Healthcare reform, News, Skilled Nursing Facility

OIG released its FY 2015 mid-year update

The Office of Inspector General (OIG) released its Fiscal Year (FY) 2015 Mid-Year Update last week. The FY mid-year update includes several initiatives central to long-term care providers.

Medicare Part A billing by skilled nursing facilities

The OIG will describe changes in SNF billing practices from FYs 2011 to 2013.  Prior OIG work found that SNFs increasingly billed for the highest level of therapy even though beneficiary characteristics remained largely unchanged. OIG also found that SNFs billed one-quarter of all 2009 claims in error; this erroneous billing resulted in $1.5 billion in inappropriate Medicare payments. CMS has made substantial changes to how SNFs bill for services for Medicare Part A stays.

State agency verification of deficiency corrections

The OIG will determine whether State survey agencies verified correction plans for deficiencies identified during nursing home recertification surveys. A prior OIG review found that one State survey agency did not always verify that nursing homes corrected deficiencies identified during surveys in accordance with Federal requirements. Federal regulations require nursing homes to submit correction plans to the State survey agency or CMS for deficiencies identified during surveys. CMS requires State survey agencies to verify the correction of identified deficiencies through onsite reviews or by obtaining other evidence of correction.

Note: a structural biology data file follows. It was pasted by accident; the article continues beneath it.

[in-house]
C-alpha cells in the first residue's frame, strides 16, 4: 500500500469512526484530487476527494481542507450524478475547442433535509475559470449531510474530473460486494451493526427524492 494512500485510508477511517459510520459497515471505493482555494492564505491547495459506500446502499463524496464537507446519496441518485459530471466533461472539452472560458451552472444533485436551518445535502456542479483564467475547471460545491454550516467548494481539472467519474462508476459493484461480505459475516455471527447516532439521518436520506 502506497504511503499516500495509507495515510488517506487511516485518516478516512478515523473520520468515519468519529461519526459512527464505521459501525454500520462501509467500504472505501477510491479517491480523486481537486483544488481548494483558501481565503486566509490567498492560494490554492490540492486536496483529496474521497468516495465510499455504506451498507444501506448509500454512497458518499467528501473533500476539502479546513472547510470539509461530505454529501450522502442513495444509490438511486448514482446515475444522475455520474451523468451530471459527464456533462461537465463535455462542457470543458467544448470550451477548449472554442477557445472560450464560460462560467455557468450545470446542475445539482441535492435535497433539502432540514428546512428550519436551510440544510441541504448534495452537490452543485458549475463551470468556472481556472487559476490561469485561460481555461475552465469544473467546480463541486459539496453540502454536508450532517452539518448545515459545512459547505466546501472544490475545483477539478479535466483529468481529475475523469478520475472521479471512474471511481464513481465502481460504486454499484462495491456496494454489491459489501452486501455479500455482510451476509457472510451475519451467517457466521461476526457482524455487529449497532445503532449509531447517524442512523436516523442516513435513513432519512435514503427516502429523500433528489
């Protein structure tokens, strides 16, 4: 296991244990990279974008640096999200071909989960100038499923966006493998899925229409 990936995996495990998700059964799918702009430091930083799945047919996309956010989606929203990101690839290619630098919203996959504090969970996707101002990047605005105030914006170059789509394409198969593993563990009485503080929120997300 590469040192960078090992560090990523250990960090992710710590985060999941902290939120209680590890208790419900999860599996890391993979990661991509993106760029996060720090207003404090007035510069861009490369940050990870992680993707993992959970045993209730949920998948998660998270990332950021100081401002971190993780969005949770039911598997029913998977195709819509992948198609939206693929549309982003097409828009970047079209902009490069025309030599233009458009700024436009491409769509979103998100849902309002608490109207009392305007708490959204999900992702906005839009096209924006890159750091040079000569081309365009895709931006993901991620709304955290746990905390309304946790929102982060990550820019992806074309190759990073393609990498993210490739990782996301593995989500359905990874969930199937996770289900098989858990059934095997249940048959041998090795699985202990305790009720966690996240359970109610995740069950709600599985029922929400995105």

Program for national background checks for long-term-care employees

The OIG will review the procedures implemented by participating States for long-term-care facilities or providers to conduct background checks on prospective employees and providers who would have direct access to patients and determine the costs of conducting background checks. OIG will determine the outcomes of the States’ programs and determine whether the programs led to any unintended consequences. Section 6201 of the Patient Protection and Affordable Care Act (ACA) requires the Secretary of Health and Human Services to carry out a nationwide program for States to conduct national and State background checks for prospective direct patient access employees of nursing facilities and other long-term-care providers.

You can review the entire mid-year update to the 2015 Work Plan on the OIG’s website.